What is the role of calcineurin inhibitors (CNIs) in the treatment of frequently relapsing nephrotic syndrome (FRNS)?

Updated: Mar 04, 2020
  • Author: Jerome C Lane, MD; Chief Editor: Craig B Langman, MD  more...
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Calcineurin inhibitors (eg, cyclosporin A [CSA] and tacrolimus [TAC]) are useful steroid-sparing agents. These agents can also be used in children who fail to respond to, or subsequently relapse after, treatment with CYP, or in children whose families object to the use of CYP. There appears to be no difference in efficacy at 1 year between CSA and CYP. [72]

CNIs have disadvantages: prolonged courses of treatment are needed, nephrotic syndrome tends to recur when treatment is stopped, and nephrotoxic injury may occur. Consideration should be given to kidney biopsy after prolonged treatment to monitor for CNI-induced nephrotoxicity and fibrosis.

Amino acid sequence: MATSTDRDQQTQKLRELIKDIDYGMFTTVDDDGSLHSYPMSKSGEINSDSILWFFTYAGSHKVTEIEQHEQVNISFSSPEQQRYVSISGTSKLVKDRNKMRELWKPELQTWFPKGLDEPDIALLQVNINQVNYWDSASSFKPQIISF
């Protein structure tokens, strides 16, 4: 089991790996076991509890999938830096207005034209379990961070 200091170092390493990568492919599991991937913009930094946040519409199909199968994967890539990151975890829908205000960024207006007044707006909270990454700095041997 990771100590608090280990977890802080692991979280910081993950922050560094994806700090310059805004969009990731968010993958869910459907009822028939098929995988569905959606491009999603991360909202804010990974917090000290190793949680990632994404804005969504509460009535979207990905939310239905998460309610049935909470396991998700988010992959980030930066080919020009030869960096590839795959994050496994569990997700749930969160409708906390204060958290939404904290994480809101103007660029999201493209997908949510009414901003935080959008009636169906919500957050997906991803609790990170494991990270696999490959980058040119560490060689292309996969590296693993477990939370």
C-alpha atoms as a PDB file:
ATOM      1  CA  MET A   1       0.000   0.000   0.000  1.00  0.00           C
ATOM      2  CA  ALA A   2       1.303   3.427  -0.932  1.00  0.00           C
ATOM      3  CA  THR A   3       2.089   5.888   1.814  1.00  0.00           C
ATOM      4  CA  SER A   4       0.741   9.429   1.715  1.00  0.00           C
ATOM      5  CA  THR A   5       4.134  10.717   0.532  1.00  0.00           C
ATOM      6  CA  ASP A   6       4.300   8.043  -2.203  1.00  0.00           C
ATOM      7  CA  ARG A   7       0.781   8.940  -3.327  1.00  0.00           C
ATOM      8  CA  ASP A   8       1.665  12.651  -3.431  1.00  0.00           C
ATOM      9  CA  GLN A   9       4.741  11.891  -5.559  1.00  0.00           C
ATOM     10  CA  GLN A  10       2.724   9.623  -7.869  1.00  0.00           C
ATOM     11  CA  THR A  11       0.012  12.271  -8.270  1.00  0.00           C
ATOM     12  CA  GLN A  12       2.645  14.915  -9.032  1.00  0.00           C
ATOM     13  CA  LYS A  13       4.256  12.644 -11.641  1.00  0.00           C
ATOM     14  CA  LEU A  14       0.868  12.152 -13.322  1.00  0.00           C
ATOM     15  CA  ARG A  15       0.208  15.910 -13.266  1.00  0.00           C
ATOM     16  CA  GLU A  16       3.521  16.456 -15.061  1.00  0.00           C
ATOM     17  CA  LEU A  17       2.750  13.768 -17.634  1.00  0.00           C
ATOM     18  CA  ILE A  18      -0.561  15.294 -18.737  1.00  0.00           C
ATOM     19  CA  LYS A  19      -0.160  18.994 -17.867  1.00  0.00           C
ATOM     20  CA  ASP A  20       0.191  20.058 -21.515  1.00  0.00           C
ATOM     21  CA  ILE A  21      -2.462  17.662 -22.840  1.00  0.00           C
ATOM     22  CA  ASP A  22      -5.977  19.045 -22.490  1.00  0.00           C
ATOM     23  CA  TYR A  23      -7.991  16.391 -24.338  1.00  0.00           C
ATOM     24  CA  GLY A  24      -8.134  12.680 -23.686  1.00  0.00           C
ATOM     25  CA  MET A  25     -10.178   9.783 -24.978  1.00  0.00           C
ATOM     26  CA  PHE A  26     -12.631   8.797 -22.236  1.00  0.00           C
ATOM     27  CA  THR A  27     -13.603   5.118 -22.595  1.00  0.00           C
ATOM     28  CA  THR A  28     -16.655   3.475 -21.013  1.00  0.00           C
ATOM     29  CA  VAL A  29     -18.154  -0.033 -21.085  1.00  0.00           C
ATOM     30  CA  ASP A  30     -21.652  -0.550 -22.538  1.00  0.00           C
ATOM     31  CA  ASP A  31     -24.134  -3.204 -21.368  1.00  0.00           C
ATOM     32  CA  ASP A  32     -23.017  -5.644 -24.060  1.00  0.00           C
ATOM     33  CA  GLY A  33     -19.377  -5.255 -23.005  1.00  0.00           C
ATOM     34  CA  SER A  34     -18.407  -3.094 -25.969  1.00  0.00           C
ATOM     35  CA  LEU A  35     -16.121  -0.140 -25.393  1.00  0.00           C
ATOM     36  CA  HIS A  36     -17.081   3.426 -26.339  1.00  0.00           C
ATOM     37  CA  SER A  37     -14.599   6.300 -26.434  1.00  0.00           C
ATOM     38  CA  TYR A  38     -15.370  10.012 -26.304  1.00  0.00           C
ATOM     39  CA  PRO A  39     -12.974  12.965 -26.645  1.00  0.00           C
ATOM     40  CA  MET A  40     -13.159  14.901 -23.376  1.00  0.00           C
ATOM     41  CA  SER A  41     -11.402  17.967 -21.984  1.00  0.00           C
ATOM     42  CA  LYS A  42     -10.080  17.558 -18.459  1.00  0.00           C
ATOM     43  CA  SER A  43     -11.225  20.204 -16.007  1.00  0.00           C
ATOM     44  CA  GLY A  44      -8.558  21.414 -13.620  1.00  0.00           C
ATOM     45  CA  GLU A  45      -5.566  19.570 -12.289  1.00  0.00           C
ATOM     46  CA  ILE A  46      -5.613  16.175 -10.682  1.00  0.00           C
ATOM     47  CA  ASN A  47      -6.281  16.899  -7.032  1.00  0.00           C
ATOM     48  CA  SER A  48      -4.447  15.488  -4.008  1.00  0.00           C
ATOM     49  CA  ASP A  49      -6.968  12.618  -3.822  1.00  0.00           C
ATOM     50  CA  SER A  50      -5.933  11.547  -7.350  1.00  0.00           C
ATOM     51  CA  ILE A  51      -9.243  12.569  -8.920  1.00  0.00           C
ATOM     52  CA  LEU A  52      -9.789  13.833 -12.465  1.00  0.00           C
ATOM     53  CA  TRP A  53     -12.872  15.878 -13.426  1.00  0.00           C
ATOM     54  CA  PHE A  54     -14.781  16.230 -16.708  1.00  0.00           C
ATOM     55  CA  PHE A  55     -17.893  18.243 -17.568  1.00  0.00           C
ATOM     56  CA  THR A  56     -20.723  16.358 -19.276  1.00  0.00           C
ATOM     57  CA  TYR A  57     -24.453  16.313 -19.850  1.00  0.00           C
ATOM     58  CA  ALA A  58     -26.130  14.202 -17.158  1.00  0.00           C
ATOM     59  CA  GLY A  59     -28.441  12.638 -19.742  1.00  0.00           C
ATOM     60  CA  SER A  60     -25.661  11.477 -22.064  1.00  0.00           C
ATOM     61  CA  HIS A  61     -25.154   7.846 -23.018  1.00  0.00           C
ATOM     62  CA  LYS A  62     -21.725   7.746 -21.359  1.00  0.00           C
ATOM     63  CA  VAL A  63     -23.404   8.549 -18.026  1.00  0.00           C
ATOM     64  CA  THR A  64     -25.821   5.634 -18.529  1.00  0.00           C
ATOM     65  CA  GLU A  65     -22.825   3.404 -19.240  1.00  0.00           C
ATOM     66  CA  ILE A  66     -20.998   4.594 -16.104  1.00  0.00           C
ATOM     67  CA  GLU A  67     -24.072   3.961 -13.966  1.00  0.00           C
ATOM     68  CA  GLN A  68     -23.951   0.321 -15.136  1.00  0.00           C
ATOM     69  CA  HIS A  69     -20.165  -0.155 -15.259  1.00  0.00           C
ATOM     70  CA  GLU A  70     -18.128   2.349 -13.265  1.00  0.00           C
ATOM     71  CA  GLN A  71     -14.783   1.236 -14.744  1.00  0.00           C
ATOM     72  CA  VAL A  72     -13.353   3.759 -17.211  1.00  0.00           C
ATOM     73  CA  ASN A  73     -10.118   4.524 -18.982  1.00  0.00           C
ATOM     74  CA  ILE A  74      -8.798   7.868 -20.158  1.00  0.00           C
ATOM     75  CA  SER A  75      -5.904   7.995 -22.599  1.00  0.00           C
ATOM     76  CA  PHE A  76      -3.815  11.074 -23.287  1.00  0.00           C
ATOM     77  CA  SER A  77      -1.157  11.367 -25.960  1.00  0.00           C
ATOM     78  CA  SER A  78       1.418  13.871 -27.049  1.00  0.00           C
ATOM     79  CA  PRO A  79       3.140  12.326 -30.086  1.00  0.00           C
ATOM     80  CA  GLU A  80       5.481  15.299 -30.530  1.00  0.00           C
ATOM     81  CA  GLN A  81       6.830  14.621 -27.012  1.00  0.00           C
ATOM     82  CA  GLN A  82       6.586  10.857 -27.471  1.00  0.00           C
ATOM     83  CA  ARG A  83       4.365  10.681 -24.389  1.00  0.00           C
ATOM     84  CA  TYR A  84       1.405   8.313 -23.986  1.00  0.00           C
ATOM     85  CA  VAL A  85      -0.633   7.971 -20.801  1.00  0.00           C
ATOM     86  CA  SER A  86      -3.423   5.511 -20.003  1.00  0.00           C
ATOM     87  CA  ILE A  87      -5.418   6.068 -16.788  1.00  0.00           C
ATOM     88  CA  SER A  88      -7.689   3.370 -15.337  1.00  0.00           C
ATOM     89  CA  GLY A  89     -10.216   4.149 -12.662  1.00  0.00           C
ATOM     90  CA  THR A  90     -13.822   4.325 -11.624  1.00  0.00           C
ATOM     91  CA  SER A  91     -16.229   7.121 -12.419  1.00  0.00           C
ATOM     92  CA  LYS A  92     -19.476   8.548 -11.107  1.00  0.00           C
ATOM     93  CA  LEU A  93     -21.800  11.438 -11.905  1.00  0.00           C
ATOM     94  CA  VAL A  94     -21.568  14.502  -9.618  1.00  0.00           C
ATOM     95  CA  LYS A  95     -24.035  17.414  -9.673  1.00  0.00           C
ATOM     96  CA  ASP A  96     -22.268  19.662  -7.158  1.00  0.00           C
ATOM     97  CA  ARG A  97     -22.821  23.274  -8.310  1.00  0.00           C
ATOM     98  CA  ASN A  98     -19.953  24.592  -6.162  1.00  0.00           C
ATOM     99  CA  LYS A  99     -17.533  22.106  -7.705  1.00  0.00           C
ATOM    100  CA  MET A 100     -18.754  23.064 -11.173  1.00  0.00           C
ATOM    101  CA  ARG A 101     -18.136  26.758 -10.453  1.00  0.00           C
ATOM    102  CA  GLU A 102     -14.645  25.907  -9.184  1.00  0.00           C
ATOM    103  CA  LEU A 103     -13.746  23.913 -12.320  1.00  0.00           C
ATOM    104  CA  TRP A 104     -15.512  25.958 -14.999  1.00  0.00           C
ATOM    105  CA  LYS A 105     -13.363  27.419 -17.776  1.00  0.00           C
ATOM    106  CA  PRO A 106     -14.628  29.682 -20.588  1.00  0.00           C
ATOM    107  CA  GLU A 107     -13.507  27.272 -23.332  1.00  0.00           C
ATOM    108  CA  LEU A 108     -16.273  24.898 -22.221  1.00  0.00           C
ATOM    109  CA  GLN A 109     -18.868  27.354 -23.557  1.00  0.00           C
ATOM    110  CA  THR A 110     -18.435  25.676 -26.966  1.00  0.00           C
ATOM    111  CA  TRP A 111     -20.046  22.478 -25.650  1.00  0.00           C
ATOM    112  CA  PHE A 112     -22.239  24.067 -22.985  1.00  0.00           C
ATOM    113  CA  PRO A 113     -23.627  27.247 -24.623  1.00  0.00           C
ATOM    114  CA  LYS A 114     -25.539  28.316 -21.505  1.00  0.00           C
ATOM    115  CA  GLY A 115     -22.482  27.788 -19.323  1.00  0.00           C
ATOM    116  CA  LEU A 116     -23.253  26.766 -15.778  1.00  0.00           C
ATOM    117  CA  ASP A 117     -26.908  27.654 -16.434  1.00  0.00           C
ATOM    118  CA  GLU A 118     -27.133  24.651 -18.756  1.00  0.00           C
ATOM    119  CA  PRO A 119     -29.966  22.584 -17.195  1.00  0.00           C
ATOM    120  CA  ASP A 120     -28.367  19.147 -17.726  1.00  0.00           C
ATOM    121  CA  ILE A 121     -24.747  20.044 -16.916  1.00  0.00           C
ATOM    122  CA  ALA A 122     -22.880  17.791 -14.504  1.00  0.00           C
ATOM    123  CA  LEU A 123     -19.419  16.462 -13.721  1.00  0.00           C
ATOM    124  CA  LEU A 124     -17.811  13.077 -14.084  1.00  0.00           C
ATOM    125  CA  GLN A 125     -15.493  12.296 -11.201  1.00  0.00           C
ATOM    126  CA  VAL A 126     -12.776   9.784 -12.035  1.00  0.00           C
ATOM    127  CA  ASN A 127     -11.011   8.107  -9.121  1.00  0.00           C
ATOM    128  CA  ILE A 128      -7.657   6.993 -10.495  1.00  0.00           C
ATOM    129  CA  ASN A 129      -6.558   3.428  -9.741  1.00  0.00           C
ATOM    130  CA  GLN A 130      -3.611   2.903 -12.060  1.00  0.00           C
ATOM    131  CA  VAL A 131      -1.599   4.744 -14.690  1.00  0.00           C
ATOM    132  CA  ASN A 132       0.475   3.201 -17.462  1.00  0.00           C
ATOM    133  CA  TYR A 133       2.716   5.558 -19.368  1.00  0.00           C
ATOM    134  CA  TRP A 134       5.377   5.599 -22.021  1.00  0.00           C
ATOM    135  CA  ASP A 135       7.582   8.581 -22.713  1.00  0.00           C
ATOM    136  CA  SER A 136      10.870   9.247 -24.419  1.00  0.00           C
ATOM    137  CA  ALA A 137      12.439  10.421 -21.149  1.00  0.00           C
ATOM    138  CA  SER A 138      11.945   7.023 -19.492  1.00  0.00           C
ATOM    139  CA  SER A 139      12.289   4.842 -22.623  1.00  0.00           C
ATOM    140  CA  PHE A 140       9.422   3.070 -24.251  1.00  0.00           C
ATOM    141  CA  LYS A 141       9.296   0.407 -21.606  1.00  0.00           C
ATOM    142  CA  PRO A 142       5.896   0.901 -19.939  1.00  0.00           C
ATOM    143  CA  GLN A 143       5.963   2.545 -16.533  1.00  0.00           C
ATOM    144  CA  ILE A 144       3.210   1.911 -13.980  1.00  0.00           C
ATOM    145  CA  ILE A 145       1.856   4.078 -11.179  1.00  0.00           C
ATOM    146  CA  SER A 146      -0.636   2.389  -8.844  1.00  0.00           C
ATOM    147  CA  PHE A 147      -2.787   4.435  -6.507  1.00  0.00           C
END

CSA has traditionally been the CNI most frequently used. However, limited studies suggest that TAC may be as effective as CSA. A 2-year prospective, uncontrolled trial demonstrated no difference between CSA and TAC in relapse at 1 and 2 years in children with FRNS and SDNS. [74] A single-center, randomized controlled trial by Choudhry et al found that TAC (0.1-0.2 mg/kg/day) and CSA (5-6 mg/kg/day) had similar efficacy in inducing remission in patients with idiopathic SRNS at 6 months and 1 year when combined with alternate-day low-dose corticosteroids and enalapril. [75]

The use of TAC reduces the risk of gingival hyperplasia and hirsutism associated with CSA, although nephrotoxicity is a risk with TAC as well as CSA. [75] It is the author's practice to use TAC in order to avoid the adverse effects of CSA.

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